When we see a man who is very sick, who cannot speak, who cannot walk, who suffers and cries out ... Then we can ask, "But if God is the father, why does he send such sad things to men?" We must say that we do not understand it.... So we see much sadness, much difficulty, much injustice in the world, and many people who can say, "It is clear that God is not a father to men." Jesus, who was far more intelligent than all men, knew this. Nevertheless, he said, "God our Father," because he knew as well as we poor folks that we cannot know the thoughts of God.

Look at this little sheep over there! Can this little sheep understand the thoughts in a man's head? No! Isn't this true? Well, then! The difference between a sheep and a man is not as big as the difference between a man and God. So it is clear that a poor man cannot understand God. This is why Jesus says, "Believe that God is our Father, even if you do not understand it, and that everything that God wants for men, and has done for men, is good, even if you do not understand it." So it is that we Christians believe that God has spoken by the mouth of Jesus. [Those who can say "God our Father" have] tranquil hearts, because the only real good in the world for a man is to have a tranquil heart. No one can be happy or have a tranquil heart except those who believe that God is our father. That is why Jesus taught men to say, "Our Father who art in heaven." (ibid. 20 July 1930 "Our Father", p. 94-95)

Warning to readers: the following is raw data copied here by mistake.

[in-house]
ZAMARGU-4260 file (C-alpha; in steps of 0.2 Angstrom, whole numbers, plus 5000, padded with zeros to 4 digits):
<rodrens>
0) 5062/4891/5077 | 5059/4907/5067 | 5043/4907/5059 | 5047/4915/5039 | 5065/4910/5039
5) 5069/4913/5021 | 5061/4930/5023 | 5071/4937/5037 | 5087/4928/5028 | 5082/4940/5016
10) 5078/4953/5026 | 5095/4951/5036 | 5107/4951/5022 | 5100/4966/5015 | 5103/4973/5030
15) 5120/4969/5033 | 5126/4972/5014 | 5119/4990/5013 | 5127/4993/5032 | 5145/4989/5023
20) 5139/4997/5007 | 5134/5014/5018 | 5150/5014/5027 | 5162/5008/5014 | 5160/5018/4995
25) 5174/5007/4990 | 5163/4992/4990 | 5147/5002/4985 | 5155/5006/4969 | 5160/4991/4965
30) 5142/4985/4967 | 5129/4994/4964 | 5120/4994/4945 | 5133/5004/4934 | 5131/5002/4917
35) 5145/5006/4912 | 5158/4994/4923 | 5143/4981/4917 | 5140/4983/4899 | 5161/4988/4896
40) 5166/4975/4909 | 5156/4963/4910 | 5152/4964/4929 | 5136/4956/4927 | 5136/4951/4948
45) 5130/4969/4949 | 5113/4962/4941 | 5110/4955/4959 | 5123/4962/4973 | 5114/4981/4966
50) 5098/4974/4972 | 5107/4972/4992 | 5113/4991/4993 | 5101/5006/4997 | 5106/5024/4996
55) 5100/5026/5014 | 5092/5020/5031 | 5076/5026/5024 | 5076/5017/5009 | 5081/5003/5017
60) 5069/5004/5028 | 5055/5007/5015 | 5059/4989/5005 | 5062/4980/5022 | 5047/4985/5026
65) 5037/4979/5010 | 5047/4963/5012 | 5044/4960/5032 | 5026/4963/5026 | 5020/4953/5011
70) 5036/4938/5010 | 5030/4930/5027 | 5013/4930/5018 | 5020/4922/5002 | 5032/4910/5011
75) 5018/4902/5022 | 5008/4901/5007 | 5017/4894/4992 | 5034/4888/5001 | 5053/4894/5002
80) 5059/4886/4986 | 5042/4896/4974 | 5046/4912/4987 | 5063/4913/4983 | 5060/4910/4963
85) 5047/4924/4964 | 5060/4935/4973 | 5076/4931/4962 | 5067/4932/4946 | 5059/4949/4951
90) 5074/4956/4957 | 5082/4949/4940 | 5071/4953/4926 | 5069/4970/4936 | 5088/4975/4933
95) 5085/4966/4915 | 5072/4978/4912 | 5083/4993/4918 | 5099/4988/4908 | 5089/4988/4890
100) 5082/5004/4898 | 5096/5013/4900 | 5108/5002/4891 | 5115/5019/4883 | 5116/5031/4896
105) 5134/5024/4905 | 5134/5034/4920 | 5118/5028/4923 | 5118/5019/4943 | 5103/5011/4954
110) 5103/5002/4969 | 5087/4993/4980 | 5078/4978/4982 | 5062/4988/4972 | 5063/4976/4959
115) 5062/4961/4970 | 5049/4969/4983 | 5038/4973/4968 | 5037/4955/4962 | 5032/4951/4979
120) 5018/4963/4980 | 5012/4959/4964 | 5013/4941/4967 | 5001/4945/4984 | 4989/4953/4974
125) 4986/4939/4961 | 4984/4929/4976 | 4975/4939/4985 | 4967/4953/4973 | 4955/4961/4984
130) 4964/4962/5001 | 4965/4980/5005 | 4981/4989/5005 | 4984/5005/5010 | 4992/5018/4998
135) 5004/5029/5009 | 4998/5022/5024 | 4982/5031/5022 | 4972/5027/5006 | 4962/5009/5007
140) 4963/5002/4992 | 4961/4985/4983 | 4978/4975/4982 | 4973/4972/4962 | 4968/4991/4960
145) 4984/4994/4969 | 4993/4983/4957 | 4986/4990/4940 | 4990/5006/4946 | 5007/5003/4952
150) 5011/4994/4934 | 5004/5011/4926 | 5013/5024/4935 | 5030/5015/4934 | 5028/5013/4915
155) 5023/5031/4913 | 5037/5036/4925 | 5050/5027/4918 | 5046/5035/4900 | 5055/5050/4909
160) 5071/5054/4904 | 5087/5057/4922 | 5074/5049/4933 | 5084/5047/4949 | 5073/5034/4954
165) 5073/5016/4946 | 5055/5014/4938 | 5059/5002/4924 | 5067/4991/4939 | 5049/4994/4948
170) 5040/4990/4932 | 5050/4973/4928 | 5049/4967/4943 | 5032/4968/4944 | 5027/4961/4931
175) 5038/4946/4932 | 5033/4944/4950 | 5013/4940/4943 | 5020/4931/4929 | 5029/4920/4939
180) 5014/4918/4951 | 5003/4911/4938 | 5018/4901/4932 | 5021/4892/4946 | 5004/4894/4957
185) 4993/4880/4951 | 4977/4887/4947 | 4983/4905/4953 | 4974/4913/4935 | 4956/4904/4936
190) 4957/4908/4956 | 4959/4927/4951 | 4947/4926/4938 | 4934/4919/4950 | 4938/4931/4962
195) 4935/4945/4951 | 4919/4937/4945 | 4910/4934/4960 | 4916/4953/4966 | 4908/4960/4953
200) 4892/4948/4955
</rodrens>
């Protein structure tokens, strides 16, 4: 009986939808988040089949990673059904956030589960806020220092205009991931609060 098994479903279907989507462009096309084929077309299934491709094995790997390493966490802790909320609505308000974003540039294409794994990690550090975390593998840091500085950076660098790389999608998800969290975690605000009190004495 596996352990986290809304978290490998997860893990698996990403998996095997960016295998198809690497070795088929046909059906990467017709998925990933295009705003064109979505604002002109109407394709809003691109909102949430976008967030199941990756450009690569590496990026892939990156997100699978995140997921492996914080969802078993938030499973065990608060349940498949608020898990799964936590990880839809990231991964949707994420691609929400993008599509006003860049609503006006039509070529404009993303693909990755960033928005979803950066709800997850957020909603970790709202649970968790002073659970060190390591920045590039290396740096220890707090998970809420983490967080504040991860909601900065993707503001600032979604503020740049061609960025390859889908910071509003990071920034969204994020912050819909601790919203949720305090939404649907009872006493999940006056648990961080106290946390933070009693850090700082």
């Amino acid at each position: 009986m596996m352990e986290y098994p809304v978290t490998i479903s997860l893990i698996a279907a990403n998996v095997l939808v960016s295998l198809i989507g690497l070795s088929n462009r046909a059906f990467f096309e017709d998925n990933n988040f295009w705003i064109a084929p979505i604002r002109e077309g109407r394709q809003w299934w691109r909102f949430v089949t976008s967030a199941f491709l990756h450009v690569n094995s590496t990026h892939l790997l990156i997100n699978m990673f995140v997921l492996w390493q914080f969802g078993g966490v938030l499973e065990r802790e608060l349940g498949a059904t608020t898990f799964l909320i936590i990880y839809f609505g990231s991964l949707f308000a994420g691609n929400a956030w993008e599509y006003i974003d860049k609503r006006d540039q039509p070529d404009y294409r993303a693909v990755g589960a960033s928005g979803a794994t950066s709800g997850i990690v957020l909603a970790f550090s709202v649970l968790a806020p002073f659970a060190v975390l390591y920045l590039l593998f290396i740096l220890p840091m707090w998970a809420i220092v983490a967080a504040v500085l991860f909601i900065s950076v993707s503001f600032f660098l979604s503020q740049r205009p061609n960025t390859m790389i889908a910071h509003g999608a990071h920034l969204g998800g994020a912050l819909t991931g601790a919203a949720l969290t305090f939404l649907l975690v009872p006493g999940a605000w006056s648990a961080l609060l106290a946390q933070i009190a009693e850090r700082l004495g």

What is logically possible (Describable) to understand?

A false analogy: I am unable to understand the thoughts of the physicist because, as I believe, I am unable understand the mathematics he thinks in. The picture: God as mathematician (Urizen). But that picture is misapplied here: because we do believe that, if we have the native intelligence, we can learn mathematics; and then we can understand the physicist (God in the picture). But we do not believe that "if we have the native intelligence, we can understand the God of our religion" (in contrast to "the God of the philosophers"). How high are the heavens above the earth? for that is how high God's thoughts are above ours (Isaiah 55.9).

To begin at the beginning, then, there is a "linguistic-sign" (a spoken sound, ink marks on paper), namely the word 'God', and the question for logic of language is: what if anything gives that word meaning? 'God', like all concepts, is a human invention, a system of rules (a grammar) created as a tool to be of some service to man (although when it is not thoughtfully taken in hand, it does a disservice).

"What God is" may be a mystery of some kind (if only of self-mystification), but if the meaning of the word 'God' is a mystery -- then isn't that simply a way of saying that the word 'God' is nonsense ("mere sound without sense" -- i.e. an undefined sign)?

'God' and Russell's Theory of Descriptions